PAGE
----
21st Infantry Regiment

Written By: Darren Neely

The first major battle for the 21st Infantry Regiment took place at Cedar Mountain, Virginia, 9 August 1862. (Library of Congress)

The 21st Infantry Regiment was constituted in the Regular Army as 2d Battalion, 12th Infantry, on 3 May 1861. After serving in the Civil War in most of the major campaigns of the Eastern Theater with the Army of the Potomac, it was reorganized and redesignated as the 21st Infantry on 7 December 1866. The 21st has seen combat in almost every war or conflict of the United States since 1861, save for World War I. The regiment has established an excellent combat record while serving its country and earned several unit citations. In addition, eleven soldiers from the 21st have earned the Medal of Honor. The motto of the regiment is one simple yet strong word: Duty.

Distinctive Unit Insignia of the 21st Infantry Regiment (U.S. Army Center of Military History)

The soldiers of the 21st both past and present are known as “Gimlets.” According to the regimental history, the Gimlet nickname traces its roots to the inter-service athletics of the early 1920s. Teams of the 21st Infantry dominated other regimental teams in every sport so much that they were given the name Gimlets after the hand tool used to bore holes through rocks; the soldiers of the 21st were known to bore holes through their opponents. In addition to being known as Gimlets, the regiment also adopted the unofficial motto of Bore, Brother Bore. After being organized in 1861, the 21st assisted in the defense of Washington, DC, before receiving its baptism of fire at Cedar Mountain on 9 August 1862. The regimental crest portrays a single cedar tree in honor of this first combat action by the regiment.

At Cedar Mountain, the regiment covered the 2d Division of MG Nathaniel Banks’ II Corps as skirmishers, but when they began to advance towards the Confederate lines, they were accidentally fired upon by friendly artillery. A single wounded soldier from the regiment, PVT John L. Younker, crawled back to the lines with a message for the artillery to cease fire. For this action, he became the first soldier of the regiment to earn the Medal of Honor. The regiment went on to serve in combat for the remainder of the Civil War, with perhaps its hardest and deadliest fighting coming at the infamous Bloody Angle at the Battle of Spotsylvania. In all, the regiment earned twelve campaign streamers for its Civil War service.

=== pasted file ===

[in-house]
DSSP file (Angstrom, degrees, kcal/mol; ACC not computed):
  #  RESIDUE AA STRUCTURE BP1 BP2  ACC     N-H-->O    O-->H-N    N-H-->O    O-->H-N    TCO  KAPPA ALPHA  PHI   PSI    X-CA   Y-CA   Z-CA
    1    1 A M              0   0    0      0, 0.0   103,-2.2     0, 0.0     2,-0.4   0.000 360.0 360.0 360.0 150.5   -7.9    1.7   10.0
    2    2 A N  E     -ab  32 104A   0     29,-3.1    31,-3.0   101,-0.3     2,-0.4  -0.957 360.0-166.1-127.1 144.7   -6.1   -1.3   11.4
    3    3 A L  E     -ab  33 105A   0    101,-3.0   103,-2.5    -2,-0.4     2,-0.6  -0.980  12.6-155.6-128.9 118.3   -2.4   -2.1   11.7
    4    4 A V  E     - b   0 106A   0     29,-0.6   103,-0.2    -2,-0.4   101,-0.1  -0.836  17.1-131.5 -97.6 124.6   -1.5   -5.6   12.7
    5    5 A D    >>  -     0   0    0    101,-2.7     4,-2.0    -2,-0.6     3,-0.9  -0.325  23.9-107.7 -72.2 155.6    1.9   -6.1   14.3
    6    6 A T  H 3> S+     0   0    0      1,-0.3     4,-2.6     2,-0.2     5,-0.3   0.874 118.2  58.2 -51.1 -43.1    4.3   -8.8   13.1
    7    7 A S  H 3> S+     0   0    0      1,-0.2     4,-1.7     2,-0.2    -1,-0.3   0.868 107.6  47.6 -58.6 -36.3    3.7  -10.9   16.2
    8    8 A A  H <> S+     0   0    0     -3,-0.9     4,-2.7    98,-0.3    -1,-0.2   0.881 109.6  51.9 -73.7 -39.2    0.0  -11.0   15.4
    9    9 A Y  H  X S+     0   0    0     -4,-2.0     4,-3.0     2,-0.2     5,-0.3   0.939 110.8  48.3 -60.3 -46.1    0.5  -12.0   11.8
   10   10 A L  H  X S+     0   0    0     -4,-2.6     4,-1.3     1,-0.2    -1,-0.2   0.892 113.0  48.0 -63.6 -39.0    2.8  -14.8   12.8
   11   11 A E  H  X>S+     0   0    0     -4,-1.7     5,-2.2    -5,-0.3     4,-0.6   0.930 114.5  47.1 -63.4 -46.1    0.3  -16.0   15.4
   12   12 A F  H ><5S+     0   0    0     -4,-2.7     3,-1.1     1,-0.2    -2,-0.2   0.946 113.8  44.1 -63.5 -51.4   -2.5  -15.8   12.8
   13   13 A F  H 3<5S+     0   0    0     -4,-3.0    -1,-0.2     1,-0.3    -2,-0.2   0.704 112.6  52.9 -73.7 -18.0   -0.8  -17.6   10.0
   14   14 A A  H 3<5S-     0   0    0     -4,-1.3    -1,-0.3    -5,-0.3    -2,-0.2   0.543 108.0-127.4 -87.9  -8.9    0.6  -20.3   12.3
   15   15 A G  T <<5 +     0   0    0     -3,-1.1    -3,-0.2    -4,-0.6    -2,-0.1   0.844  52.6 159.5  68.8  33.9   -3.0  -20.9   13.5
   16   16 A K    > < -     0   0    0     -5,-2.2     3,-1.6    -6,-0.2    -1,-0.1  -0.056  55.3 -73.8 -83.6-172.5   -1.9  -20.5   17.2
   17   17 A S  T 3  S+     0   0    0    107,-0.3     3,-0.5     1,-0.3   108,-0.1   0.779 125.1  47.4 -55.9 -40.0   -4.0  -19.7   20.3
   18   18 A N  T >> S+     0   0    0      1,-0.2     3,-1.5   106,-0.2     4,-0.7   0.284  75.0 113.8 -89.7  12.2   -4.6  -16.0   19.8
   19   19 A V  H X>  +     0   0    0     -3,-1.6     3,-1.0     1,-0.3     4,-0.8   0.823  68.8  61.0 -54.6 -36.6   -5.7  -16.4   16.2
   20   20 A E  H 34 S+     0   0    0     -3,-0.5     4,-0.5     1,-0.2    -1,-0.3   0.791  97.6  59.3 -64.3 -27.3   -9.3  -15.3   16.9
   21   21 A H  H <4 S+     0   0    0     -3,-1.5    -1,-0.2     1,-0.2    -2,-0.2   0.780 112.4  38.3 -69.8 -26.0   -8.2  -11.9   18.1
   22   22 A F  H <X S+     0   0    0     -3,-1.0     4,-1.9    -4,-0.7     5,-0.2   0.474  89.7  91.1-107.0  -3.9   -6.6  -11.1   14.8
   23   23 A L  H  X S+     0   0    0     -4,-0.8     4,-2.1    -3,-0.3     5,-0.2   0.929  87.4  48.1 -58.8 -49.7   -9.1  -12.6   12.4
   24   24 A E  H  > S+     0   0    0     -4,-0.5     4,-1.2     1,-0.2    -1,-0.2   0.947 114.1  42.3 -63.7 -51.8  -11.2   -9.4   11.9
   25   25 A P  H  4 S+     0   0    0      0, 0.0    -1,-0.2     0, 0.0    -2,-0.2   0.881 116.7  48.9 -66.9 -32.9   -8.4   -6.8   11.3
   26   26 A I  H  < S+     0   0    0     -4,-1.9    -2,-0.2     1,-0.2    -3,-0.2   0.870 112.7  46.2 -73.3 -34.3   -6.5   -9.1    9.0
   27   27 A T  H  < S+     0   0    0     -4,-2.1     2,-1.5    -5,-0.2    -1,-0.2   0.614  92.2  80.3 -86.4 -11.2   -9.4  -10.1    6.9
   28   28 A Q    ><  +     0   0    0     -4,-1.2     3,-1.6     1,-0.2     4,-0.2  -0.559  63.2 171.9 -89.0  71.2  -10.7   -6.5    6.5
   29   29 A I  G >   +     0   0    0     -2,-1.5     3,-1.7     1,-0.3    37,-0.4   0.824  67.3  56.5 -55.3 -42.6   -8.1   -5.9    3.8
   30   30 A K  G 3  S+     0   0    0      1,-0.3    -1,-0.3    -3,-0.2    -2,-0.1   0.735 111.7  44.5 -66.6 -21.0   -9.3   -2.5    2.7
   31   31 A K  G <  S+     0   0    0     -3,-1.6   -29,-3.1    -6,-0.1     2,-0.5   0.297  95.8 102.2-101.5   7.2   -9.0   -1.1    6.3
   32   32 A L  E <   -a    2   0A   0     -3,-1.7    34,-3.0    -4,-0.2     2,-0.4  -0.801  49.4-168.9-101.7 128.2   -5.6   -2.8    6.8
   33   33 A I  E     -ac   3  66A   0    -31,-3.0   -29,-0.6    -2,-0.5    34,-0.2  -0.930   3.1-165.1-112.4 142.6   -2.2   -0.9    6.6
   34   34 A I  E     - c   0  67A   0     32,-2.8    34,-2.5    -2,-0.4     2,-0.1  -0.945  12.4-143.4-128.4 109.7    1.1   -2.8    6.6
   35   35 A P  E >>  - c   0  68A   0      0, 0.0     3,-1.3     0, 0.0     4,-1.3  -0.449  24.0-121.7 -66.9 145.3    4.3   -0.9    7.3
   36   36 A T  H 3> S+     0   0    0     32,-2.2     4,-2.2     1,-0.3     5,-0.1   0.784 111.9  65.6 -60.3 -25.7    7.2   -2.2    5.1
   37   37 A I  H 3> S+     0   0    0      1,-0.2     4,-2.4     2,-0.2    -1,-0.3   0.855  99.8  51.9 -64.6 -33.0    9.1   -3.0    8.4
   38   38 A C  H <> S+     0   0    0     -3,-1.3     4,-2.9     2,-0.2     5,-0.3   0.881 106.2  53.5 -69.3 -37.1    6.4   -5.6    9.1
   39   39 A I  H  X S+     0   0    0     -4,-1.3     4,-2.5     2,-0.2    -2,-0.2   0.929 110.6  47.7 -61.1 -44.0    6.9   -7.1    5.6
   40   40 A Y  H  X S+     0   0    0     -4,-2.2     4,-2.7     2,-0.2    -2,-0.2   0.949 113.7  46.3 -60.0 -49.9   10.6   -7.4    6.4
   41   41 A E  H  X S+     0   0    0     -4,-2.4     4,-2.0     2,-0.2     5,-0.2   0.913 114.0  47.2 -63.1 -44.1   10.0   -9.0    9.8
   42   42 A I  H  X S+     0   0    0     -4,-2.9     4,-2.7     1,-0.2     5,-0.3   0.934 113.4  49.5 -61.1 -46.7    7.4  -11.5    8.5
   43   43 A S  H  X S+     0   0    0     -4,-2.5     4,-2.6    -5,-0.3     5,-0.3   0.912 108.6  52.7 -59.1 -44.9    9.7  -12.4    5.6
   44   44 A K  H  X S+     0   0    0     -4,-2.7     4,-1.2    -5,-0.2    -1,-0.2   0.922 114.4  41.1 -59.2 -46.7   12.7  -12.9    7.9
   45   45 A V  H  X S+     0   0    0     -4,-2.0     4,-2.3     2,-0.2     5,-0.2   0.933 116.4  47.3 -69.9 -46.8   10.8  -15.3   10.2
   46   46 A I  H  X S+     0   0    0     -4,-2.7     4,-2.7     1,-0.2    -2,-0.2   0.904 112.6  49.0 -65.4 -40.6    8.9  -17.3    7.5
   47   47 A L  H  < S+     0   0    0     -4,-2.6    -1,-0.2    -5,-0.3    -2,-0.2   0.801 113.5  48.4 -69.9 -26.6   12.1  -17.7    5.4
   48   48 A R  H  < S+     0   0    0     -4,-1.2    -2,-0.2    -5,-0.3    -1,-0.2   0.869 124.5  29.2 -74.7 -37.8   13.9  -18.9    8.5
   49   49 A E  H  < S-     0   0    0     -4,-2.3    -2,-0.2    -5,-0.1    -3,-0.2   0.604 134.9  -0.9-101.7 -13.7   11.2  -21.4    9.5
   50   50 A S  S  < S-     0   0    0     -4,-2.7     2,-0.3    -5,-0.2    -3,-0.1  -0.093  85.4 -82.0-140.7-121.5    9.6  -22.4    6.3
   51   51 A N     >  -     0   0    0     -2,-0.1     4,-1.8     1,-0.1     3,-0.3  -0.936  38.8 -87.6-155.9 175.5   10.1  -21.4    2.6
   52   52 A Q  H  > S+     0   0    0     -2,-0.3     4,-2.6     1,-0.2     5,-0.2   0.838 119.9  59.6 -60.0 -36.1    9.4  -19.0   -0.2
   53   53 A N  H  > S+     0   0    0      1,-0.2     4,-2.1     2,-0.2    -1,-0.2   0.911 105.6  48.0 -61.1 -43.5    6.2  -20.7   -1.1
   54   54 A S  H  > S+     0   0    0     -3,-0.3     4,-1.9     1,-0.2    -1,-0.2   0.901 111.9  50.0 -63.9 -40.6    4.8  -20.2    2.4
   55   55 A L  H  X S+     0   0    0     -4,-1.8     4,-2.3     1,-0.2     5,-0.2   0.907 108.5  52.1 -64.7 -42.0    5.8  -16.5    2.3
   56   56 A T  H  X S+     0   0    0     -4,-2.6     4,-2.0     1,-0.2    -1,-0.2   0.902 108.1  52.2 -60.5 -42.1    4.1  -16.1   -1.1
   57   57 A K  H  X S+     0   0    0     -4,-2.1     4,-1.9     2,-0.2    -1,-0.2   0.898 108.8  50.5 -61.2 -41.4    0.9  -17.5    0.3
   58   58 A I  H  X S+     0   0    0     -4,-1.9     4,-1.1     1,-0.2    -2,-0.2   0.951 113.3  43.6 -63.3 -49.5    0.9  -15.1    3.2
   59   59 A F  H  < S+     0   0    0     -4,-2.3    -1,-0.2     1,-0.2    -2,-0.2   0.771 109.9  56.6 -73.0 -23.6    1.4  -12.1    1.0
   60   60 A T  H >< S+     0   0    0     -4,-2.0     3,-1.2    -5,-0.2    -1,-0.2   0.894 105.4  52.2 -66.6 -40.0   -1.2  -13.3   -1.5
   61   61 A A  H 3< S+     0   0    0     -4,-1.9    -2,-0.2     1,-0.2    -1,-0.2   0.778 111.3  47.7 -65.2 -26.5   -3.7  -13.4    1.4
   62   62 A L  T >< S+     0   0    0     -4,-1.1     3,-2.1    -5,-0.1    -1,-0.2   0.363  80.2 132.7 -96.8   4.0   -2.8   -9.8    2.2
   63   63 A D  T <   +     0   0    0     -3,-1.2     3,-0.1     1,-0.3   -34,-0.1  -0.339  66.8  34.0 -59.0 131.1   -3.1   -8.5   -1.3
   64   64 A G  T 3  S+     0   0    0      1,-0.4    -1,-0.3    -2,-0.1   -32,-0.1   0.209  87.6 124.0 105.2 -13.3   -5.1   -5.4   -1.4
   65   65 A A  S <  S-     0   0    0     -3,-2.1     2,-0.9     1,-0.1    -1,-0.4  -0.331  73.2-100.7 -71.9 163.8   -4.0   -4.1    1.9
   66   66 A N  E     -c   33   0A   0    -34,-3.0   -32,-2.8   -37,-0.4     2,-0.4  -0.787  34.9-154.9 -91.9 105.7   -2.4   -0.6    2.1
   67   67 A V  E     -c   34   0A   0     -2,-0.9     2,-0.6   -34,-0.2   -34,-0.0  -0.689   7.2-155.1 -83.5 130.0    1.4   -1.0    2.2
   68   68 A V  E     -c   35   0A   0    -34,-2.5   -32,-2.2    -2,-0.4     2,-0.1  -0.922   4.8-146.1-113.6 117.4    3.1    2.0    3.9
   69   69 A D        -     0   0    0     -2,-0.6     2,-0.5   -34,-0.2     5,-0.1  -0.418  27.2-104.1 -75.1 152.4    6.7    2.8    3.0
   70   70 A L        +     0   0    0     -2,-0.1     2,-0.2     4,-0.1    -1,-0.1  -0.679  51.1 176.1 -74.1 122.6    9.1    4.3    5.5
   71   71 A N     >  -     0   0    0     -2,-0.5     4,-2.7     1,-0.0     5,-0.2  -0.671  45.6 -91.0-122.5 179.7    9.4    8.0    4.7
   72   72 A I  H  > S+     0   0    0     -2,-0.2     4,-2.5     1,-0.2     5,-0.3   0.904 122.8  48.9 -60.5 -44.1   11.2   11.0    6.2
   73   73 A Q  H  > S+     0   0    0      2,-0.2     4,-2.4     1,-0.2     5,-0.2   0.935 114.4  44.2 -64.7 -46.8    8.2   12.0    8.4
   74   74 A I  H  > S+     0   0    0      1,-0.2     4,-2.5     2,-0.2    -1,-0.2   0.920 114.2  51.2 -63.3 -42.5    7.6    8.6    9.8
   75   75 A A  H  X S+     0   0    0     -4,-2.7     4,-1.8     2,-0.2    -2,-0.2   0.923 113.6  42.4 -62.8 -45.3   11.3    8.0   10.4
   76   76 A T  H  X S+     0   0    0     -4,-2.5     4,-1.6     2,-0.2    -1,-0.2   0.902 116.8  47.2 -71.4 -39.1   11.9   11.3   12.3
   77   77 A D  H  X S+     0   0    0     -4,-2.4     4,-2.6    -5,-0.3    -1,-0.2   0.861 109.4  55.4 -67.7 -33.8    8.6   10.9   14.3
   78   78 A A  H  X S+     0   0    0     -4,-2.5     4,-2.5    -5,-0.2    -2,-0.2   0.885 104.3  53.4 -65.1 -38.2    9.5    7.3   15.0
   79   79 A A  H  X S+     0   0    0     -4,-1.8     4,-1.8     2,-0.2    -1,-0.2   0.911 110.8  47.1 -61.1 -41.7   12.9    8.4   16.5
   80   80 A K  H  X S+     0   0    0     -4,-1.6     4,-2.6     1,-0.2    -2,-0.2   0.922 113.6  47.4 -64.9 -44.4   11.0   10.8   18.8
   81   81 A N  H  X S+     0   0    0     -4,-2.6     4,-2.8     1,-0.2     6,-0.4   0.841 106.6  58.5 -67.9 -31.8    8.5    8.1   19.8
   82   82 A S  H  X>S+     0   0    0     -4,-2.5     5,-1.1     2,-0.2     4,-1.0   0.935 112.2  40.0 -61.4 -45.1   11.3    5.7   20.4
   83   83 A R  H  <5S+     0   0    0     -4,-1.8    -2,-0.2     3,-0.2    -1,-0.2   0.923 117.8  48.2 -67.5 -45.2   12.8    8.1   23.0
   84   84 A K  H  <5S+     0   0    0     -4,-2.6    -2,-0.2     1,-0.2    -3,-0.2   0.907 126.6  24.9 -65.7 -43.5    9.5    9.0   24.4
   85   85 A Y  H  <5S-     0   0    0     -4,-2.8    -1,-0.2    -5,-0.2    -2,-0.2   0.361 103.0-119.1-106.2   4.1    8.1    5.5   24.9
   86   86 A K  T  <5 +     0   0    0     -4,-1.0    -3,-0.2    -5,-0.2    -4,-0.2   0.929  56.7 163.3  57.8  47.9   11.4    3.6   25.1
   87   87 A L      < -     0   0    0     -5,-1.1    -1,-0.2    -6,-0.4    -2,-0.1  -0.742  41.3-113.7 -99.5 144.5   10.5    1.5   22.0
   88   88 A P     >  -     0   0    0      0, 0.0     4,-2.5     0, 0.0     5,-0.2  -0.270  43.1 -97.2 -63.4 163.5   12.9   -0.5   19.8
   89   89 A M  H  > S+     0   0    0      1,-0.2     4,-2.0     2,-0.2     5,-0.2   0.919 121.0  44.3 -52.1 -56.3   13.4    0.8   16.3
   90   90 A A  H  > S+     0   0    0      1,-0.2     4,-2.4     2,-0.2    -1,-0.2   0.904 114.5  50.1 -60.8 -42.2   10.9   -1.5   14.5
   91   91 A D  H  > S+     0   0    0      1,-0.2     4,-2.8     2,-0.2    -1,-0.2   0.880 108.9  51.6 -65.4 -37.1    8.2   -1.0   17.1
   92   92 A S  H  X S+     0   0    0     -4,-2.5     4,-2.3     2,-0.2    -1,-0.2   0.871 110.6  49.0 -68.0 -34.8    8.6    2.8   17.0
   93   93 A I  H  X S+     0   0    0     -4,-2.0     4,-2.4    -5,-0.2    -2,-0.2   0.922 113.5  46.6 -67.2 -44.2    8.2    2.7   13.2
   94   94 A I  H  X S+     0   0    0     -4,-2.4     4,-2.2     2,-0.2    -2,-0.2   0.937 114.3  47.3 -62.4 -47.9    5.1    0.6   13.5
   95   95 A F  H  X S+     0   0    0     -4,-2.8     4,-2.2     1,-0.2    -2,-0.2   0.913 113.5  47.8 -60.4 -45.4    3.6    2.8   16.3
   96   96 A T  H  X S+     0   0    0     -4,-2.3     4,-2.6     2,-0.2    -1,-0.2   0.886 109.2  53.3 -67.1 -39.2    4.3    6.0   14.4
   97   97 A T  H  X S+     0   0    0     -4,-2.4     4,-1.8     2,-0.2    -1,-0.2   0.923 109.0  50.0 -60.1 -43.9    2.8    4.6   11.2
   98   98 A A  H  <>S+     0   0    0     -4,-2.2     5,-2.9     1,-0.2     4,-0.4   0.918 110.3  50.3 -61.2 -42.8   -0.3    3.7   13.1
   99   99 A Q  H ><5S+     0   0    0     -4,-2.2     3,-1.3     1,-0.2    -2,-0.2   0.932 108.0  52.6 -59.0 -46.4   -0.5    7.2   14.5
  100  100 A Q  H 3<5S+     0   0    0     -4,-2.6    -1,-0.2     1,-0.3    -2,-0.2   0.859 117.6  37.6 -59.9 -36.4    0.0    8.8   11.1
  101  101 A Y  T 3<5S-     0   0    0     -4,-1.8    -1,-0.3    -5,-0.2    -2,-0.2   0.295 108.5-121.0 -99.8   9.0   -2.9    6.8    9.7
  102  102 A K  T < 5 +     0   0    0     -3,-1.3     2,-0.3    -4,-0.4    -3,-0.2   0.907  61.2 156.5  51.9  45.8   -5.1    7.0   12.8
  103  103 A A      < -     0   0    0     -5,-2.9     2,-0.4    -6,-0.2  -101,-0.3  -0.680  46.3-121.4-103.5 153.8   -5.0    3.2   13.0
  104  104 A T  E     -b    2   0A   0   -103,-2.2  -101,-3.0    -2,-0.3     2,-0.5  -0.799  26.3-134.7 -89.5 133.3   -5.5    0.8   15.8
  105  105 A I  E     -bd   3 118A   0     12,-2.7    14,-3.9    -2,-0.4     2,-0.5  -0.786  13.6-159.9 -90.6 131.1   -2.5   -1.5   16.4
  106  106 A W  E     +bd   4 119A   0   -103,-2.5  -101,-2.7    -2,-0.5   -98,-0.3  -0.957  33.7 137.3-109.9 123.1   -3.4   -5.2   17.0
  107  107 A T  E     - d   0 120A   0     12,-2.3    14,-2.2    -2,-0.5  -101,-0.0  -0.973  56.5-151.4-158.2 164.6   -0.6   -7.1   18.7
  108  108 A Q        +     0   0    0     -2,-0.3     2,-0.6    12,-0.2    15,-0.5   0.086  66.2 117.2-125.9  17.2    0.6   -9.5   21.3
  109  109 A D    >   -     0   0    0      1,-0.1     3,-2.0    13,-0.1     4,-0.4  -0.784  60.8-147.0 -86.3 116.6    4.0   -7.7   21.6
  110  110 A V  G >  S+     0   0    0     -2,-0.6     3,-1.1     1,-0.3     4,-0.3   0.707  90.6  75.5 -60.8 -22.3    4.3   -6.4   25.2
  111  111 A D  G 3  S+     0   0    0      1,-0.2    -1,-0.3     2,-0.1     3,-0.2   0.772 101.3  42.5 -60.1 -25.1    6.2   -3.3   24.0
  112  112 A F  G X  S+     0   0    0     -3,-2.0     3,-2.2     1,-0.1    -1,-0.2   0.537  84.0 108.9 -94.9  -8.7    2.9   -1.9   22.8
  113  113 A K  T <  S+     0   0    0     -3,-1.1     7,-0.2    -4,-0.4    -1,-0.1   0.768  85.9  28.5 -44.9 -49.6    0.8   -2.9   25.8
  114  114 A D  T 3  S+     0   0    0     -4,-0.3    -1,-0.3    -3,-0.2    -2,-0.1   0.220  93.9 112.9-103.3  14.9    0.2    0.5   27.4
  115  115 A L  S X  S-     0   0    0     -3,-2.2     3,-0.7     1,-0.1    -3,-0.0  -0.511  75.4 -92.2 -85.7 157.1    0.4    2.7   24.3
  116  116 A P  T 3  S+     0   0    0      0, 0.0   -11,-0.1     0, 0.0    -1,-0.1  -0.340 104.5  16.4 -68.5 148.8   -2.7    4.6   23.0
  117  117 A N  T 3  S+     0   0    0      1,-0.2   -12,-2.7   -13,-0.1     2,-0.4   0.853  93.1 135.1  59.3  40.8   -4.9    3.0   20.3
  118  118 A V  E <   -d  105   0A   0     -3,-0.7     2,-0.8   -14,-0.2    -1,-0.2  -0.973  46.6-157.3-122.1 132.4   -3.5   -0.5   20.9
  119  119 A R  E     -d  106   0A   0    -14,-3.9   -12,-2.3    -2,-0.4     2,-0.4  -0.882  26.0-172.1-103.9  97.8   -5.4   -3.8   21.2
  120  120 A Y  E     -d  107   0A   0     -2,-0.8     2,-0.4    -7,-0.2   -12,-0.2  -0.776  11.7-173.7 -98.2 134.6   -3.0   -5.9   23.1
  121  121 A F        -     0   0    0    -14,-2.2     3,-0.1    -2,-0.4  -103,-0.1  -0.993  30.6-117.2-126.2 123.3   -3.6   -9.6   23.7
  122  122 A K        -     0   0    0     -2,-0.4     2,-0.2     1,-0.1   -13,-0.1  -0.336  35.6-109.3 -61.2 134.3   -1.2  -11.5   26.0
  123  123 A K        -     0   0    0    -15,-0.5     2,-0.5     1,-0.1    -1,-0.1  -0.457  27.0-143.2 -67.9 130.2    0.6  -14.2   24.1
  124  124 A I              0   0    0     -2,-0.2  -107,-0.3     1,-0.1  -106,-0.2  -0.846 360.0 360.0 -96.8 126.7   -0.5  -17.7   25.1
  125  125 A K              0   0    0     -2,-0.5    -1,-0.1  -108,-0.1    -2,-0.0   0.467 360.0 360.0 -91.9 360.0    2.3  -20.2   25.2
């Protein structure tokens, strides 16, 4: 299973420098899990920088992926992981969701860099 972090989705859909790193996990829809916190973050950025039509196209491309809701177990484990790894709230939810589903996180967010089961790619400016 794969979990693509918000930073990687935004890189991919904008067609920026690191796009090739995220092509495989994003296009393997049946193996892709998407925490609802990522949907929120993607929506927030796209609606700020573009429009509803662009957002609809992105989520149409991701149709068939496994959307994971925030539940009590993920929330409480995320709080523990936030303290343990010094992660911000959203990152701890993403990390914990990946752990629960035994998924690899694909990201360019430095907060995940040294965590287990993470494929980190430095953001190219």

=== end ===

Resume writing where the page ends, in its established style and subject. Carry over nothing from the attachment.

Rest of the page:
In 1869 the regiment was deployed to the West to fight in the Indian Wars. As it traveled west, the 21st became the first U.S. Army unit to cross the country by rail.

On 10 May 1869, the regimental band had the honor of performing at the meeting of the Union Pacific and Central Pacific railroads at Promontory, Utah, thus signifying the final step of the transcontinental railroad for the United States. Most notably, the regiment, along with the 4th U.S. Artillery and 1st U.S. Cavalry, served in the Bannock War of 1878. A set of arrows and a rattlesnake, an Indian emblem of war, on the regimental crest reference the eight Indian War campaigns in which the 21st Regiment participated. After its service in the West, the 21st Infantry was assigned to Plattsburgh Barracks, New York, in 1895. During the Spanish-American War in 1898, the 21st Infantry served in Cuba with V Corps and took part in the Santiago campaign.

Soldiers from the 21st Infantry take part in training at Wahiawa Junction, Hawaii, c. 1925. (Library of Congress)

The regiment fought not only the Spanish, but also the tropical heat, terrain, and the ever-present threat of yellow fever and malaria. The symbol of V Corps can also be found on the regimental shield and distinctive unit insignia, yet another indication of the regiment’s excellent service and proud history.
Following the Spanish-American War, the regiment was sent to the Philippines to fight in the Philippine Insurrection. The regiment took part in three campaigns from 1899 until 1909. The Kaptipunan Sun on the 21st Infantry coat of arms symbolizes the part the Gimlets played in the Philippine Insurrection.
The period around World War I consisted mainly of training and Mexican border patrol assignments for the regiment. The 21st trained over 8,000 soldiers for deployment to Europe as part of the American Expeditionary Forces and had orders to deploy when the war ended in November 1918.